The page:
What is Gravity? Why are gravitational waves important?

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What is Gravity?

Astronomers observe the universe across the electromagnetic spectrum, using optical and radio frequencies. Since the emissions of each of these frequency ranges provide different information, we observe the celestial object of interest from a different angle.

Gravitational waves are different from anything else on the electromagnetic spectrum. In 1915, Albert Einstein, with his general theory of relativity, paved the way for a completely different view of gravity.

Rather than treating gravity as a force pushing or pulling objects with mass in different directions, he described it as a twist in space-time. In other words, gravity means that space (and time) around an object with mass is bent, and this bending determines how objects passing through space will move.

Although Einstein’s theory seems counterintuitive at first, we can observe the effects predicted by this theory right now.

Gravitational waves create a whole new way of observing the universe

For example, this theory says that time moves slower on Earth than on orbiting GPS satellites. This slowdown, however small, makes a difference. This is called ” time dilation ” as a result of the warping of space-time. If we do not make small-time adjustments in satellite communication, we cannot go where we want to go.

Another consequence of the general theory of relativity is this: As objects travel through curved spacetime, they cause ripples called gravitational waves. These waves propagate through space.

As we can hear gravitational waves. No further work is underway to understand what these waves are saying.

Why did we have to wait 100 years before we could hear the sound of gravitational waves?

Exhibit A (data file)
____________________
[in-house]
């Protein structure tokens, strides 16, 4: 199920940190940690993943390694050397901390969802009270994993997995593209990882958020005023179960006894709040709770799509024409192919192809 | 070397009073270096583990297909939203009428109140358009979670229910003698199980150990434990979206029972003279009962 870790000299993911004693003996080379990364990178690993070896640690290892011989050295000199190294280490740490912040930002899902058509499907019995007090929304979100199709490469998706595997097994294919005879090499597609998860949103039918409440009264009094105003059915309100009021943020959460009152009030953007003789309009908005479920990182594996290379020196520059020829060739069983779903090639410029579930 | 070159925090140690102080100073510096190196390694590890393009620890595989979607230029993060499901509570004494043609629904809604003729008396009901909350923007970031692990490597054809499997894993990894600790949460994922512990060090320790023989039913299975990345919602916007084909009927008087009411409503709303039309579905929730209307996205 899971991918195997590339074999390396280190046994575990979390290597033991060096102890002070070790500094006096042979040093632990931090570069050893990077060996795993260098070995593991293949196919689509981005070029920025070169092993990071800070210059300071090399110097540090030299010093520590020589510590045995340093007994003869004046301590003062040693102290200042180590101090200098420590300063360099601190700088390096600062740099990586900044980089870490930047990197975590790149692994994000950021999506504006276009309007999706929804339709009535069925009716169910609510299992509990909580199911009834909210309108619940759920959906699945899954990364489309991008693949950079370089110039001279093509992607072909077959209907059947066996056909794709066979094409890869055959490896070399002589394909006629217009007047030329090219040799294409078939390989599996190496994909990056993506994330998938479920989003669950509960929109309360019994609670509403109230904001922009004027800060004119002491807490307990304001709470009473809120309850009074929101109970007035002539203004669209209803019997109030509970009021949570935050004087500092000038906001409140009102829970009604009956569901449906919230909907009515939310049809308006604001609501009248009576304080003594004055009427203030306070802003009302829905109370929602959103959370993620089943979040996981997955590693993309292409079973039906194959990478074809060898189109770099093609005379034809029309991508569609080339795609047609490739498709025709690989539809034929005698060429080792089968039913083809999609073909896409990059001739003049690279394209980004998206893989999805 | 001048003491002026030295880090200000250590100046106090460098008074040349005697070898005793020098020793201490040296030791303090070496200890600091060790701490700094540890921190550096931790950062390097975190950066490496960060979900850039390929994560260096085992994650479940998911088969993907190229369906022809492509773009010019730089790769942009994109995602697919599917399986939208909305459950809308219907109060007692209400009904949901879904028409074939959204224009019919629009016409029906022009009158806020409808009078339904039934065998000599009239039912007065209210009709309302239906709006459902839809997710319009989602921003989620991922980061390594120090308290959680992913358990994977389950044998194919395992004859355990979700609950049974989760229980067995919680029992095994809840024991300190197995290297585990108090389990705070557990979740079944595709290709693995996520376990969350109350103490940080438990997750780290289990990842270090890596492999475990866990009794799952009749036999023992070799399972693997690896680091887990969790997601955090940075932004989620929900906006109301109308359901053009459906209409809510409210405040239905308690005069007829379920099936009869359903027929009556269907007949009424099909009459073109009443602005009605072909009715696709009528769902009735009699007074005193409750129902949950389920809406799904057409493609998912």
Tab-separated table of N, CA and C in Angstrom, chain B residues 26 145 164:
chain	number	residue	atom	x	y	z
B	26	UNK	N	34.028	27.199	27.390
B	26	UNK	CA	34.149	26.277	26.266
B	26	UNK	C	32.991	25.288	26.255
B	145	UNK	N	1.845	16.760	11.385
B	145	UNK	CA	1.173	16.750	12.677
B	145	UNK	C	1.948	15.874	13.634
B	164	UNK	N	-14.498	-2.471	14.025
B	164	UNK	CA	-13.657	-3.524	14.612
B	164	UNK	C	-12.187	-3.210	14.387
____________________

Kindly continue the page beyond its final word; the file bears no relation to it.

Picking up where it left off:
First of all, these waves are very, very small, about one-thousandth of the diameter of the proton nucleus – so for them to occur on scales that we can detect, very violent events must occur.

In this process, it compresses space in one direction and stretches it in the other direction. The predicted frequencies of these fluctuations are within the human audible range.

In addition, they cannot be detected without very sensitive detectors.

The technology to capture gravitational waves is the most sensitive measurement system ever designed

Physicists use a technique called laser interferometry to detect even the slightest deviation in space-time. In this technique, a concentrated beam of light is sent in different directions, going back and forth between two mirrors before being sent to a detector. If a gravitational wave passes during all these travels, the distance between the mirrors changes by very small amounts, and this change is considered as the difference in the two signals.

In addition to the extremely weak signals from gravitational waves, the presence of a large amount of ambient noise to suffocate these signals makes it even more difficult to capture signals.

Above all, the path of the laser must be quite long. The Laser Interferometer Gravitational-Wave Observatory (LIGO) is therefore designed to be 4 kilometers long in both directions.

Also, the detectors must be suspended in the air in order not to be affected by the vibrations on the ground. What’s more, LIGO has two separate detectors to avoid being fooled by misleading signals; one is in Hanford, Washington State, and the second is in Livingstone, Louisiana. Thus, it is guaranteed that the signal does not originate from a local source.

The gravitational waves observed with millisecond intervals from two detectors on September 14, 2015, were thus cleared of any possibility of error.

1.3 billion years ago, when multicellular life was about to emerge on Earth, two black holes orbiting each other were getting closer and closer. As these two dense objects got closer, they accelerated at close to half the speed of light under the influence of their common gravitational field. Thus, they created the perfect environment for the formation of gravitational waves.

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